Growing up in the 21st century alongside the internet and social media age is a fascinating experience but also an alienating one. I have had the opportunity to be exposed to such a wide variety of cultures and ideas. However, finding your own space in this vast ocean of styles, ideas and aesthetics can be as daunting as it is exciting. In Search of a Voice directly contributes to my personal journey in finding my place in the world. Specifically my journey in 2022 to reconnect with my Māori heritage. The work embodies many of the different influences I’ve encountered in my life whilst finding ways to subtly reference Māori musical styles including Taonga Puoro and Karanga.

Cameron Monteath
University of Otago

In his 1645 poem L’Allegro, where the term trip the light fantastic was first coined, John Milton invokes the mythical figure Euphrosyne, goddess of joy, mirth and good cheer. Feelings of joy and excitement can show themselves in many different ways. Wagnisfreude (translated literally as ‘risk-joy’) ultimately seeks to explore the relationship between risk, joy, and personal growth, as well as the different types of risk we encounter — whether perilous and daring, or more personal and intimate. The outer sections of the work acknowledge the thrilling, potentially treacherous nature of risk-taking, while a slower, introspective middle section shows that joy can also reveal itself through personal risks and vulnerabilities. Meaning ‘to dance nimbly to music’ the term trip the light fantastic is further evoked through a swift waltz-like meter, which enables the element of good cheer to always act as an undercurrent to the more astringent dissonances.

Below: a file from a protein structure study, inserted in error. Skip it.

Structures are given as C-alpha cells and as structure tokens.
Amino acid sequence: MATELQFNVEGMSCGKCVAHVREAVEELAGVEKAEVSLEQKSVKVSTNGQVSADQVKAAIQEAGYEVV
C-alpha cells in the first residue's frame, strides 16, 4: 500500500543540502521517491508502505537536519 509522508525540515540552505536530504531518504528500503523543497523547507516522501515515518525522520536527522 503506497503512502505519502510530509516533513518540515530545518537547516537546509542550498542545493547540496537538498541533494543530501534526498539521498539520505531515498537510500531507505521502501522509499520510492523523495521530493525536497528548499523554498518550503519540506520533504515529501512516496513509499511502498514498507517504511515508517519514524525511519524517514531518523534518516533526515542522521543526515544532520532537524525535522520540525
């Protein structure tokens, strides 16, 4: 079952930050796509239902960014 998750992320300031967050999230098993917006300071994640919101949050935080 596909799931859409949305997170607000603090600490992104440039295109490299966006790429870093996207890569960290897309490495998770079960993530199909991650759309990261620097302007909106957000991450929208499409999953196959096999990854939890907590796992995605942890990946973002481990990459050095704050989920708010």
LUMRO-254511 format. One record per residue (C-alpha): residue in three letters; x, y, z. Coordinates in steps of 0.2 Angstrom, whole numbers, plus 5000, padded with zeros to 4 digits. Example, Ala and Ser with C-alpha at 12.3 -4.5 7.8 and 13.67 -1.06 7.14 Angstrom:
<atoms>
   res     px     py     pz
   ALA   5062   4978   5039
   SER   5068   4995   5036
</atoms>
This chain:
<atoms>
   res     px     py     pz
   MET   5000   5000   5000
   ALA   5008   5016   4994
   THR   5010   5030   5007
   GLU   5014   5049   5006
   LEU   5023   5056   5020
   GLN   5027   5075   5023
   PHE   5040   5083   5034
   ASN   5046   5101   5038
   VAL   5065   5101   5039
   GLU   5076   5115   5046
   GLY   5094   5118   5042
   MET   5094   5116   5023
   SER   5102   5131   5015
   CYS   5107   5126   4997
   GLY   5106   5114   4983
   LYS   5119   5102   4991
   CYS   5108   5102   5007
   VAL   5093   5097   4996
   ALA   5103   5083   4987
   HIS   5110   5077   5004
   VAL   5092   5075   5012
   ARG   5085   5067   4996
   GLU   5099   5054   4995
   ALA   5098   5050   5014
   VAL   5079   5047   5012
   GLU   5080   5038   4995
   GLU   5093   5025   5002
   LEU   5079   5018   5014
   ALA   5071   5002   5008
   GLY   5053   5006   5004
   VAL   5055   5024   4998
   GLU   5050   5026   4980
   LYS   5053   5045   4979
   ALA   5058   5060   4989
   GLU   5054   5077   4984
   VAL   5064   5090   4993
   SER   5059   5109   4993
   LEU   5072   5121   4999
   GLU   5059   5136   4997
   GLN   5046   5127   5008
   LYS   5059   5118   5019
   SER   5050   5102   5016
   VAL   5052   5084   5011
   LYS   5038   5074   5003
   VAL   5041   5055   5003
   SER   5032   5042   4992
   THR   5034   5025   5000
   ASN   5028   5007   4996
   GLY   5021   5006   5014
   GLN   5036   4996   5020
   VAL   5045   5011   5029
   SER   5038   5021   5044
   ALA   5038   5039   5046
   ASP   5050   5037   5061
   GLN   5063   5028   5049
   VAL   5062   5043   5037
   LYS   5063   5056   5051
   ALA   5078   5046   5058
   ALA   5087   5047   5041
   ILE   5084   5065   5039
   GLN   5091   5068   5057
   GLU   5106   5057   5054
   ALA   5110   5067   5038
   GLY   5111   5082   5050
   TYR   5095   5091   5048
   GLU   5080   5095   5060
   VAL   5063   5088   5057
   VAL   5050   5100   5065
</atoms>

Lucy Pollock
University of Otago

I’ve always had an interest in birds, so I wanted to include some birdsong in this piece. I had recently found this painting by Don Binney of a Pīpīwharauroa (shining cuckoo) flying over Te Henga (Bethells Beach). The shining cuckoo centring the painting appears like a symbol of hope, so I decided to adapt the Pīpīwharauroa’s call into the violin part. The first instance of this motif is in bars 2-5. It then appears at different intervals throughout the piece, usually to signal the beginning of a new section to the piece. This usage matches its symbolism — in Māori culture the Pīpīwharauroa represents new beginnings, as explained by the following whakataukī (Māori proverb): “ka tangi te wharauroa, ko nga karere a Mahuru,” meaning “when the shining cuckoo cries it is the messenger of Spring.”